First, the Commissioner considers whether the claimant is currently engaged in substantial gainful activity. Where the claimant is not, the Commissioner next considers whether the claimant has a “severe impairment” that significantly limits [his] physical or mental ability to do basic work activities. If the claimant suffers such an impairment, the third inquiry is whether, based solely on medical evidence, the claimant has an impairment that is listed in the so-called “Listings” in 20 C.F.R. pt. 404, subpt. P, app. 1. If the claimant has a listed impairment, the Commissioner will consider the claimant disabled without considering vocational factors such as age, education, and work experience; the Commissioner presumes that a claimant who is afflicted with a listed impairment is unable to perform substantial gainful activity. Assuming the claimant does not have a listed impairment, the fourth inquiry is whether, despite the claimant's severe impairment, [he] has the residual functional capacity to perform [his] past work. Finally, if the claimant is unable to perform [his] past work, the burden then shifts to the Commissioner to determine whether there is other work which the claimant could perform.

Cage v. Comm'r of Soc. Sec., 692 F.3d 118, 122-23 (2d Cir. 2012) (internal alterations and citation omitted); see also20 C.F.R. § 416.920(a)(4)(i)-(v) (explaining the five-step evaluation process). In applying this framework, an ALJ can find a claimant to be disabled or not disabled at a particular step and can make a decision without proceeding to the next step. 20 C.F.R. § 416.920(a)(4). The claimant bears the burden of proving the case at Steps One through Four; at Step Five, the burden shifts to the Commissioner to demonstrate that there is other work that the claimant can perform. See McIntyre v. Colvin, 758 F.3d 146, 150 (2d Cir. 2014).

         When there is medical evidence of an applicant's drug addiction or alcoholism (DAA), “the ‘disability' inquiry does not end with the five-step analysis.” Cage, 692 F.3d at 123; see also 20 C.F.R. § 416.935(a) (describing next steps). The Social Security Act was amended in 1996 to provide that “[a]n individual shall not be considered . . . disabled . . . if alcoholism or drug addiction would . . . be a contributing factor material to the Commissioner's determination that the individual is disabled.” Senior Citizens' Right to Work Act of 1996, Pub. L. No. 104-121, § 105(a)((1), 110 Stat. 847, 852 (codified at 42 U.S.C. § 1382c (a)(3)(J)). Therefore, if a claimant abuses drugs or alcohol and if the ALJ finds he or she is disabled, then the ALJ must consider whether a claimant's DAA is a contributing factor material to the determination that the claimant is disabled. The “critical question is whether the SSA would still find the claimant disabled if she stopped using drugs or alcohol.” Cage, 692 F.3d at 123 (internal quotations and alterations omitted) (citing 20 C.F.R. § 416.935(b)(1)).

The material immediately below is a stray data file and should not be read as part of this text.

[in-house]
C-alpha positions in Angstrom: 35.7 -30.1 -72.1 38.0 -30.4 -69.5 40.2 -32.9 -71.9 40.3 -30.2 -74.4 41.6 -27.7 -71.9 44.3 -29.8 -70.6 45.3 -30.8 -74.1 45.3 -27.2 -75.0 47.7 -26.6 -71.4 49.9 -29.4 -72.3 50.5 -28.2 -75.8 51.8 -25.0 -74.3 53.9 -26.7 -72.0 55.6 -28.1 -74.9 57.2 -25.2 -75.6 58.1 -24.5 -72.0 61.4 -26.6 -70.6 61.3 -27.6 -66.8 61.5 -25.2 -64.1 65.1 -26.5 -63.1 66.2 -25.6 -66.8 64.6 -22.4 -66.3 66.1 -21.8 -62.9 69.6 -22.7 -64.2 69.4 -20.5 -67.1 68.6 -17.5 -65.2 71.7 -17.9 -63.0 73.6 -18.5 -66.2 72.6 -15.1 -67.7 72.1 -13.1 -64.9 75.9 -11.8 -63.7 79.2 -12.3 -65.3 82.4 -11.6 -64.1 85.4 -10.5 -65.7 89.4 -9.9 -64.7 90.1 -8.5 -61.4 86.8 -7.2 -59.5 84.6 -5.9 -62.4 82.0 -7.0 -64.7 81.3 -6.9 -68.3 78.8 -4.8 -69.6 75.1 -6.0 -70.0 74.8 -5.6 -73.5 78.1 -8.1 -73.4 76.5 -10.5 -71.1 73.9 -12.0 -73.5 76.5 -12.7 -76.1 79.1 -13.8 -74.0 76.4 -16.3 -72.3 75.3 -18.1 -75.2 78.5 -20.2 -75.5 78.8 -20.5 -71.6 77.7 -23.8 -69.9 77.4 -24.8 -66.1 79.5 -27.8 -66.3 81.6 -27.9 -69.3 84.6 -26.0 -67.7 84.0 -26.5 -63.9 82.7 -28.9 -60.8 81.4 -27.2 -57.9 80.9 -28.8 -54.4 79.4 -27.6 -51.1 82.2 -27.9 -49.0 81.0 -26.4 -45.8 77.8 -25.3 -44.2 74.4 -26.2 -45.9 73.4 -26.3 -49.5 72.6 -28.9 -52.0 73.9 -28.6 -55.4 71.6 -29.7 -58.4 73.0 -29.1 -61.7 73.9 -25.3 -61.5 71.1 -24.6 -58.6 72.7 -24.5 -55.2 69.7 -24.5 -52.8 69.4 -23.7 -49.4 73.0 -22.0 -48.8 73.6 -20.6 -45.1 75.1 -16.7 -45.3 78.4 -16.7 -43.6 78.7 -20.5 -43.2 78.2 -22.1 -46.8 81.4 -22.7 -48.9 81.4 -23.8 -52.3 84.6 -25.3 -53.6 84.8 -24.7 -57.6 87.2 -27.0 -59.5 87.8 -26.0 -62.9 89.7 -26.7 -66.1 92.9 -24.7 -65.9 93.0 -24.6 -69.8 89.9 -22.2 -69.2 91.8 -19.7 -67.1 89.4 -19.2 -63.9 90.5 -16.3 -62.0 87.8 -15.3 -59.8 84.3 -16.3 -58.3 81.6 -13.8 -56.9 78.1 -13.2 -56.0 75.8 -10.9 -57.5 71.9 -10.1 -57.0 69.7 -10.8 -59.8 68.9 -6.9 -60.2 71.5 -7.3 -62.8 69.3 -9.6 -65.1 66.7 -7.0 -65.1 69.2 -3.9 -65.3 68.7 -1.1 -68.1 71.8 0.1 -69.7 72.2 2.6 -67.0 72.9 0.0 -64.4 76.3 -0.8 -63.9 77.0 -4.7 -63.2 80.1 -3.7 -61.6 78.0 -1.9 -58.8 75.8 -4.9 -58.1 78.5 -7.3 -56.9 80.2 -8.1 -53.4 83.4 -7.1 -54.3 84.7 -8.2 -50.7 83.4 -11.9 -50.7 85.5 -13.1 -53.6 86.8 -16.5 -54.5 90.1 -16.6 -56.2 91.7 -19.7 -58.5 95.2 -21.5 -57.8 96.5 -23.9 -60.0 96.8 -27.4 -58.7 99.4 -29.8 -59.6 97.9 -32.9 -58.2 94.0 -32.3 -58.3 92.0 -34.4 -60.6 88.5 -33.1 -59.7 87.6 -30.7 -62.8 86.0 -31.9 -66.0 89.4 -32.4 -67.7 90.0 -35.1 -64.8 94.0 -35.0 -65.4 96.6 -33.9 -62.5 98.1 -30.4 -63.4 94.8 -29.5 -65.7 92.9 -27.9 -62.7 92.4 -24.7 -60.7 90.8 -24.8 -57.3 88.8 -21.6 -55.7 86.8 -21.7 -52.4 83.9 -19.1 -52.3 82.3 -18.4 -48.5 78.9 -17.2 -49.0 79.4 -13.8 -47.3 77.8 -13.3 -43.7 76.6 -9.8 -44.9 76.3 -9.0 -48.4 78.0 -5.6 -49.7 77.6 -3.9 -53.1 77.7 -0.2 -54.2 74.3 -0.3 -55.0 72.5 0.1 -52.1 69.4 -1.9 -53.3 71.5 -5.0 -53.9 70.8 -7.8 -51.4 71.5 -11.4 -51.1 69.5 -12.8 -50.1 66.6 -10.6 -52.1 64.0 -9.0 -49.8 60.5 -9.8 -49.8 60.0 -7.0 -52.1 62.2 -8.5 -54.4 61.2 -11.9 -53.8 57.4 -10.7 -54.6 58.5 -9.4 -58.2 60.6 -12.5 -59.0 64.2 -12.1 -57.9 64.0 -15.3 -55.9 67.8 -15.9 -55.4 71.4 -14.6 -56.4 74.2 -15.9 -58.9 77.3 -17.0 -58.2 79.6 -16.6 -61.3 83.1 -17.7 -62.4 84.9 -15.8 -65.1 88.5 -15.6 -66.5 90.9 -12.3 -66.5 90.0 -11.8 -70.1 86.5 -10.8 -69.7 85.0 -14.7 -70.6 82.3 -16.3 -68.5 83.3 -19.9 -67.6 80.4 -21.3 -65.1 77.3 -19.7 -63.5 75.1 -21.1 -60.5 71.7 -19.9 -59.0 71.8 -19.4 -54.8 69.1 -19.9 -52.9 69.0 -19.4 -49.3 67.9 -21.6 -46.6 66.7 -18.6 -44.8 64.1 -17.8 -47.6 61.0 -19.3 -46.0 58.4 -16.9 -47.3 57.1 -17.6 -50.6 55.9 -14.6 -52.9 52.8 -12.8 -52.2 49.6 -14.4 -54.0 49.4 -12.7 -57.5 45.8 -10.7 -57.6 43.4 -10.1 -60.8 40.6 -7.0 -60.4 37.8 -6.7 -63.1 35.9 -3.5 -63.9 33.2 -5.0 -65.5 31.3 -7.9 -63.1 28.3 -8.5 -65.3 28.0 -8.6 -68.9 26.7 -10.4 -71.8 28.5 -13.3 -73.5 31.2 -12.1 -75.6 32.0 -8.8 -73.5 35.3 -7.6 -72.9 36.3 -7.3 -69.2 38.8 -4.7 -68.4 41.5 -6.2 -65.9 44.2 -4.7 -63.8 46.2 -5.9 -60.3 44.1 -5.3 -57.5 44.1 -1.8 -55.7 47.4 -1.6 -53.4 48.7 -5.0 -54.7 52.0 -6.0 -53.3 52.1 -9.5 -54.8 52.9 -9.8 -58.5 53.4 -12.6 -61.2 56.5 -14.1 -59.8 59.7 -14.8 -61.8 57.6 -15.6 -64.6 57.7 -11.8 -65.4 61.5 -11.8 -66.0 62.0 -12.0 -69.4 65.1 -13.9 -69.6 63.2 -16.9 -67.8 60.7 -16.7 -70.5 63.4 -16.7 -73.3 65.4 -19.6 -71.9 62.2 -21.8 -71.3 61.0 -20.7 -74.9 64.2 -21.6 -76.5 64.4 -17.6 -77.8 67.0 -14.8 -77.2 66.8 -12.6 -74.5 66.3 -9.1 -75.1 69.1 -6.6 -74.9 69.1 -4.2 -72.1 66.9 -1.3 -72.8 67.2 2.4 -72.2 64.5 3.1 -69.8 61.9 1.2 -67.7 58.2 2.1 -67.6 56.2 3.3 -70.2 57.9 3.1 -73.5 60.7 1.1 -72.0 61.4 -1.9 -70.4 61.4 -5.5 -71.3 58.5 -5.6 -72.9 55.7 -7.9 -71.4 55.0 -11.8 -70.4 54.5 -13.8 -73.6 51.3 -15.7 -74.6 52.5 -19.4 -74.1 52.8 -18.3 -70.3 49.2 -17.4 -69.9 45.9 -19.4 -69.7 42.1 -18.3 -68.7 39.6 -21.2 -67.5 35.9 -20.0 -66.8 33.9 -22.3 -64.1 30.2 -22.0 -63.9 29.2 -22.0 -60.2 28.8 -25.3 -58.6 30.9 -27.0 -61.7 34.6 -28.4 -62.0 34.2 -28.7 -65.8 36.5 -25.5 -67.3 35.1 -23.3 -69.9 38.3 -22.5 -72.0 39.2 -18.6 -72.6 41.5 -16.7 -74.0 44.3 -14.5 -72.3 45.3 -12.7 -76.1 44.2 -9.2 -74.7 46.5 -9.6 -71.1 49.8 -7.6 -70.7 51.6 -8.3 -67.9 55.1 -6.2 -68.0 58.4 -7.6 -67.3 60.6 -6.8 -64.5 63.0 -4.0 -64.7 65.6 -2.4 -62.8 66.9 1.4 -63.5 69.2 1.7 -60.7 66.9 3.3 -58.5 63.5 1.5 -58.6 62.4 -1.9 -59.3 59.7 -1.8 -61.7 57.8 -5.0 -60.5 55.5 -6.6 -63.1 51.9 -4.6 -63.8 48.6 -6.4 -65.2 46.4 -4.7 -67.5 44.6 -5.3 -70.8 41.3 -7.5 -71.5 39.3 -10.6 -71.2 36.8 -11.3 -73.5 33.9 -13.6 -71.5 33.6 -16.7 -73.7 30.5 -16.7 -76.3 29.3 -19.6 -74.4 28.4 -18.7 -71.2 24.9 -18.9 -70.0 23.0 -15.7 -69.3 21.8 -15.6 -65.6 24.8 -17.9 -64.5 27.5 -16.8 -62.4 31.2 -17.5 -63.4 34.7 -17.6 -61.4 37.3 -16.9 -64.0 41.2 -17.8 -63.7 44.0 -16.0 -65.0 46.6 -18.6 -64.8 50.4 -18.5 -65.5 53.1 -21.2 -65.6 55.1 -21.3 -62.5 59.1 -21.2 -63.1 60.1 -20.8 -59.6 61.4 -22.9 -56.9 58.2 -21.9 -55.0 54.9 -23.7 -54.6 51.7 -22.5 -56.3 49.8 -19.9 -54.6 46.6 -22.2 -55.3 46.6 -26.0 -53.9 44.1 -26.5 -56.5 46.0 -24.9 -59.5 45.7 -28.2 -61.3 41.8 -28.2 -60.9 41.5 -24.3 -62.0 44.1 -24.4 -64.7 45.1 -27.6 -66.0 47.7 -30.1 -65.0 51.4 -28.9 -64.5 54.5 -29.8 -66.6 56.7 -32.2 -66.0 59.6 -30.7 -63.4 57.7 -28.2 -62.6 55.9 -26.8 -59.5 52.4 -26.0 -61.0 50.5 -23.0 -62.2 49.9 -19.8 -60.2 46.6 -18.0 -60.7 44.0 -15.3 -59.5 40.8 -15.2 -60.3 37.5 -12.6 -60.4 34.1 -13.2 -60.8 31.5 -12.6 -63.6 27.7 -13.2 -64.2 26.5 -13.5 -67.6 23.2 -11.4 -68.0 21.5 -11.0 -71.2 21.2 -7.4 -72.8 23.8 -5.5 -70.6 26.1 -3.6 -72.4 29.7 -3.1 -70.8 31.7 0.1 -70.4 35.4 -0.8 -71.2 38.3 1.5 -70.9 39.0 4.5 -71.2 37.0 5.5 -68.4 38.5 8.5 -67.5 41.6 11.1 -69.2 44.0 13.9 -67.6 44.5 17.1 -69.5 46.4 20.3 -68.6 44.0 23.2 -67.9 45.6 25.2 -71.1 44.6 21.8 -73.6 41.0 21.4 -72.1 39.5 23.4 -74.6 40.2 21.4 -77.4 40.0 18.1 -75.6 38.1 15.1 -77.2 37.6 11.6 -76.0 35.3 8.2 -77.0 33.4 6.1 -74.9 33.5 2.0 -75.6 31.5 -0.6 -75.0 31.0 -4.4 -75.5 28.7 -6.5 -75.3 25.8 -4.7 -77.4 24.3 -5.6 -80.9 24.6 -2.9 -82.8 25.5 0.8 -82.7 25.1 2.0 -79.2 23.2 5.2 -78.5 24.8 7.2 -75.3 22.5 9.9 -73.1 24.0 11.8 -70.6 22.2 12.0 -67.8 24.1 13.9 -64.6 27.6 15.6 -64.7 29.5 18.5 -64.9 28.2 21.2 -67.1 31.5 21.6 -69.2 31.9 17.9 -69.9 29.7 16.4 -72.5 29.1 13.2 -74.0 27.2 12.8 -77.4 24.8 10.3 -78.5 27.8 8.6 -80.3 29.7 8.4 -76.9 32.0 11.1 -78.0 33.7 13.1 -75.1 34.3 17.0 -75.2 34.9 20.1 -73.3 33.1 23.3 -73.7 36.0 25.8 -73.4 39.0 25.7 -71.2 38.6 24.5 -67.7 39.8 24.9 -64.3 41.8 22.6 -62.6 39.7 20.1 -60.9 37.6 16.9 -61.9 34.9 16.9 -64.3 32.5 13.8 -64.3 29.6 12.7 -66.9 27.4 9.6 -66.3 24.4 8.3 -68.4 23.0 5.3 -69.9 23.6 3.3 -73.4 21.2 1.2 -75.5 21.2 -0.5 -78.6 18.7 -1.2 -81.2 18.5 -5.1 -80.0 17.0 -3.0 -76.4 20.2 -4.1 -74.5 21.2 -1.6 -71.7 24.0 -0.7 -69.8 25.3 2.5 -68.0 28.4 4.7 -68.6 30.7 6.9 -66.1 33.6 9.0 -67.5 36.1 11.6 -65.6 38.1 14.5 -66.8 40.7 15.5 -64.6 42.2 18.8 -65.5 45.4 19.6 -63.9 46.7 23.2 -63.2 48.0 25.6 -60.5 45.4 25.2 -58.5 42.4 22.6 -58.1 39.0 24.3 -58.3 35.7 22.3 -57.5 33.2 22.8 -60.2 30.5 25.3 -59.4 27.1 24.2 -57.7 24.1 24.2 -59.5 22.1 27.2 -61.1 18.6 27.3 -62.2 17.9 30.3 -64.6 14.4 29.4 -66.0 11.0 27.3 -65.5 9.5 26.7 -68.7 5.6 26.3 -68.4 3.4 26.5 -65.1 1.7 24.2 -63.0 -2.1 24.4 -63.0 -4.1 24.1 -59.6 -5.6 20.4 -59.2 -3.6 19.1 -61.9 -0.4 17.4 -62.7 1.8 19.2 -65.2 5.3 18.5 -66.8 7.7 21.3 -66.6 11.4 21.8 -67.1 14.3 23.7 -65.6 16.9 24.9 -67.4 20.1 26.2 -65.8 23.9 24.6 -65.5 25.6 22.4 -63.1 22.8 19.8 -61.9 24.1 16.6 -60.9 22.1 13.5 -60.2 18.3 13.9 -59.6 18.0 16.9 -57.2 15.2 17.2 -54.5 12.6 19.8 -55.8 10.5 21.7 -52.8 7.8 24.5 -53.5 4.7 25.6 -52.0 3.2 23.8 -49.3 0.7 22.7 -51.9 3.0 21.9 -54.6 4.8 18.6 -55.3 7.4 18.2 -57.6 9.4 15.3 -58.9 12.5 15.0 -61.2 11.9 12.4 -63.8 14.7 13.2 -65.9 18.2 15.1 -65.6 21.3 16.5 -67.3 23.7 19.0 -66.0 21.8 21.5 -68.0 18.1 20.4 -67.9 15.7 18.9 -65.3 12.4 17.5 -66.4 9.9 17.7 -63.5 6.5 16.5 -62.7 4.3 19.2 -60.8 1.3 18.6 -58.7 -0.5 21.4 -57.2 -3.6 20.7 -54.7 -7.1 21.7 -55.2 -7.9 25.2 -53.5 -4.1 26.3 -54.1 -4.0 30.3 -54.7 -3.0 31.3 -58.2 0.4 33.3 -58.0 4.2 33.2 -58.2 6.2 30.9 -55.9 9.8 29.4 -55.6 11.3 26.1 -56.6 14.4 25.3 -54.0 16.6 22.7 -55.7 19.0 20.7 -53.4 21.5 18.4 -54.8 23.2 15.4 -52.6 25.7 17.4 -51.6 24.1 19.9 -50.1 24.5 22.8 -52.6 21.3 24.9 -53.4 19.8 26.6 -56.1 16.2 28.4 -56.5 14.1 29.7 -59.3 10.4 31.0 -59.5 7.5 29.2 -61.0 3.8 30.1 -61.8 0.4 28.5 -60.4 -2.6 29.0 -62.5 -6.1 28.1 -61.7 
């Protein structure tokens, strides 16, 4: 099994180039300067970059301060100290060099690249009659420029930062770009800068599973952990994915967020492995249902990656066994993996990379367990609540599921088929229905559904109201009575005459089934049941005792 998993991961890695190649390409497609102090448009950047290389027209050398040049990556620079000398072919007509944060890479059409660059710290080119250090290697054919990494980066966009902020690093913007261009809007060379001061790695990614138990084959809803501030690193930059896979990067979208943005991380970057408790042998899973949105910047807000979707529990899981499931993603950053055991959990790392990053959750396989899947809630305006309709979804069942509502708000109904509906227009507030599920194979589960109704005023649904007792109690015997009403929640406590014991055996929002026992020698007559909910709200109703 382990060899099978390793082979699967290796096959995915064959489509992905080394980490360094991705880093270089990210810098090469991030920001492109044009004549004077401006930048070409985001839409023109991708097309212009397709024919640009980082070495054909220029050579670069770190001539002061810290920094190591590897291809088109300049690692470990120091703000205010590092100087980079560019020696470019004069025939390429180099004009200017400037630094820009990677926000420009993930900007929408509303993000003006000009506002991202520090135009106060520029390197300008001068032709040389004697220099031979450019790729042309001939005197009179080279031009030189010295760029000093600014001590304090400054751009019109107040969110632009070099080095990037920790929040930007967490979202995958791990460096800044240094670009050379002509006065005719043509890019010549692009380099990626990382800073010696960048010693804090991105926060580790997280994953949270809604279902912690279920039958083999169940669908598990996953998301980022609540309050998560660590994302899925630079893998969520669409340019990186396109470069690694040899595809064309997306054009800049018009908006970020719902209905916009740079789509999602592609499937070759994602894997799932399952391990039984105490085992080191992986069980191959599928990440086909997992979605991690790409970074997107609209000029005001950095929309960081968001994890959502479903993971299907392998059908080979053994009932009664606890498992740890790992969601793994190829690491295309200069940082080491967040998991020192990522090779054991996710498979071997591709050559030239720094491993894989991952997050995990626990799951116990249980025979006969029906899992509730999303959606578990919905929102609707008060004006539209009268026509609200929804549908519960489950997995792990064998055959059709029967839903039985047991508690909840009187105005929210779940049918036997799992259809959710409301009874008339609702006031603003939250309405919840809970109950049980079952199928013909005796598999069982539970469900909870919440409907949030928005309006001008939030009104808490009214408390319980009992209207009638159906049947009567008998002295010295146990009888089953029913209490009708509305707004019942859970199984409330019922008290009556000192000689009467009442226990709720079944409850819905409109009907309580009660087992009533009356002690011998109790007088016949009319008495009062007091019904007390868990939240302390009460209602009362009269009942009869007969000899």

The ALJ here concluded that Polanco was not disabled within the meaning of the Social Security Act. At Step One, the ALJ determined that Polanco had not engaged in substantial gainful activity for 12 continuous months, despite a brief stint of employment from October through December 2015. Doc. #13 at 26.

         At Step Two, the ALJ found that Polanco suffers from the following severe impairments: depressive disorder, bipolar disorder, post-traumatic stress disorder, anxiety disorder, schizophrenia, and substance addiction disorder. Id. at 26.

         At Step Three, the ALJ determined that Polanco's impairments, including his substance abuse disorder, met the severity of one of the listed impairments in 20 C.F.R. Part 404, Subpart P, Appendix 1 (20 C.F.R. § 416.920(d)). Id. at 27. This means he is considered per se disabled without regard to his age, education, and work experience.

         Next, the ALJ considered whether, if Polanco stopped abusing substances, his remaining limitations would be disabling. The ALJ found that “[d]uring periods of abstinence, [Polanco's] depressive disorder, bipolar disorder, post-traumatic stress disorder, anxiety disorder, and schizophrenia continue to cause more than a minimal limitation in [his] ability to perform basic work activities.” Doc. #13 at 31. However, the ALJ found that, if Polanco stopped using substances, he would not “have an impairment or combination of impairments that meet or medically equals any of the impairments listed in 20 CFR Part 404, Subpart P, Appendix 1.” Ibid. The ALJ found ...